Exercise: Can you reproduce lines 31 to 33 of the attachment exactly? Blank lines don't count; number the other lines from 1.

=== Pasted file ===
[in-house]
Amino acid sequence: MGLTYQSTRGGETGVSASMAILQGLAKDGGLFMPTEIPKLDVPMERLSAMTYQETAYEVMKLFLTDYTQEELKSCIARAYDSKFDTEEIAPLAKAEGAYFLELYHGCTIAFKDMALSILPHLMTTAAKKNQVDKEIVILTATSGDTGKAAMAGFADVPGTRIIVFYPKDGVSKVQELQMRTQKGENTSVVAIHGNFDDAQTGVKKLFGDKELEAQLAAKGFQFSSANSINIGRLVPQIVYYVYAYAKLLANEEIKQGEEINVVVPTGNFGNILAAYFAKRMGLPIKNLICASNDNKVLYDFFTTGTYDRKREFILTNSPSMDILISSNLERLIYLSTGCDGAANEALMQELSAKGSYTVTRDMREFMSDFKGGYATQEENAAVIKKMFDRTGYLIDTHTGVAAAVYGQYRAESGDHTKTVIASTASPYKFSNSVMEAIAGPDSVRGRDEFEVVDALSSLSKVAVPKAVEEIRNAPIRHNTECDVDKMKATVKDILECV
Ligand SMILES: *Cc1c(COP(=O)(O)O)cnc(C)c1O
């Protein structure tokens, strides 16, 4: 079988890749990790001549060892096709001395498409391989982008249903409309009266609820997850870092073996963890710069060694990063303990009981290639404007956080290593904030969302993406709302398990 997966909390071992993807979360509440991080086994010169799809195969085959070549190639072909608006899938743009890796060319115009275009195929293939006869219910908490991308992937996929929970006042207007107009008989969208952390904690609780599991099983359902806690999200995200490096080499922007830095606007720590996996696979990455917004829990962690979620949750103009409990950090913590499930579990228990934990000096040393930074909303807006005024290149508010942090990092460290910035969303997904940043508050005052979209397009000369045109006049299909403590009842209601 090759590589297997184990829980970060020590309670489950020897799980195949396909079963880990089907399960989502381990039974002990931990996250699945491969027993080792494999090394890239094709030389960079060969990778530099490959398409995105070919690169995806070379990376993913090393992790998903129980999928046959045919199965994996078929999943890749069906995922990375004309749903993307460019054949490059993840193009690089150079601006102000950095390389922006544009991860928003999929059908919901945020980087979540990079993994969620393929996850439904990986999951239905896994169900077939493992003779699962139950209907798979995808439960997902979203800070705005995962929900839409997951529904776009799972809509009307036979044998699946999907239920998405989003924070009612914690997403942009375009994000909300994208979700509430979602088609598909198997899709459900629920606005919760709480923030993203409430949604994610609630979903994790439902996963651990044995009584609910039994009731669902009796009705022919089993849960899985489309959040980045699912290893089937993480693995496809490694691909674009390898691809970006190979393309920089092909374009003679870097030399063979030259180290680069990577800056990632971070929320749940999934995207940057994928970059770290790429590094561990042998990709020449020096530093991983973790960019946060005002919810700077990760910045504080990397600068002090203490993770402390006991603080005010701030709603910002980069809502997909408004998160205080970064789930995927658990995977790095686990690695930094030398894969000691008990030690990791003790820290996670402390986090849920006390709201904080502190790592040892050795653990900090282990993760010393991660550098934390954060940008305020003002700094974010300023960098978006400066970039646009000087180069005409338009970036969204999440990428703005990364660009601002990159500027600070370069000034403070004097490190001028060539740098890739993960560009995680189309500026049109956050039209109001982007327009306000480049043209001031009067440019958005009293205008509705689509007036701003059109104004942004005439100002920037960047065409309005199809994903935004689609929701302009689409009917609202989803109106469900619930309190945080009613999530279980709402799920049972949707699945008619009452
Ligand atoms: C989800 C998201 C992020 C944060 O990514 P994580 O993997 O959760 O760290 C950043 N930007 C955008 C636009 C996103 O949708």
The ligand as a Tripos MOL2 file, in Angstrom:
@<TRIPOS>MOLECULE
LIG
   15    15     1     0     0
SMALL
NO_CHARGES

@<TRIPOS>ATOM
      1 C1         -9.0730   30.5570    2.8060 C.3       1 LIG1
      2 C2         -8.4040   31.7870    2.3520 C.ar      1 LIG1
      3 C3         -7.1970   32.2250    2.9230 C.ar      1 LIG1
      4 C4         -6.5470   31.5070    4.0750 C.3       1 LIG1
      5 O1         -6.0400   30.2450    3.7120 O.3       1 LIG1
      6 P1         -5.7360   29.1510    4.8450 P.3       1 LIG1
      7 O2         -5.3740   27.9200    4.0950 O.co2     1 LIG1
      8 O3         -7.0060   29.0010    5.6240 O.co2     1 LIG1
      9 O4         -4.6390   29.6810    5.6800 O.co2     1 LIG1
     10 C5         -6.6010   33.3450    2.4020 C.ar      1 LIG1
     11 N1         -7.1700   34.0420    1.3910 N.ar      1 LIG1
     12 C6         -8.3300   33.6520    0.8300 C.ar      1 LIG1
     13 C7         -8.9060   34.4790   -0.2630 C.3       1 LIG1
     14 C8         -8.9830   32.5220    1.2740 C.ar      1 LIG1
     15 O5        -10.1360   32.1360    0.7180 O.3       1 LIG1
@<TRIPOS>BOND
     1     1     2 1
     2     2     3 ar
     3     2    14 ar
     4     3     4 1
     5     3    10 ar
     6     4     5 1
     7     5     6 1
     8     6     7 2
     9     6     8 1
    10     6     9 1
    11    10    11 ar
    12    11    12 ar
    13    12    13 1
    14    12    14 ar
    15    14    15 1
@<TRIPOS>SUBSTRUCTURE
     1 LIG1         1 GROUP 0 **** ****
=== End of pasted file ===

     3     2    14 ar
     4     3     4 1
     5     3    10 ar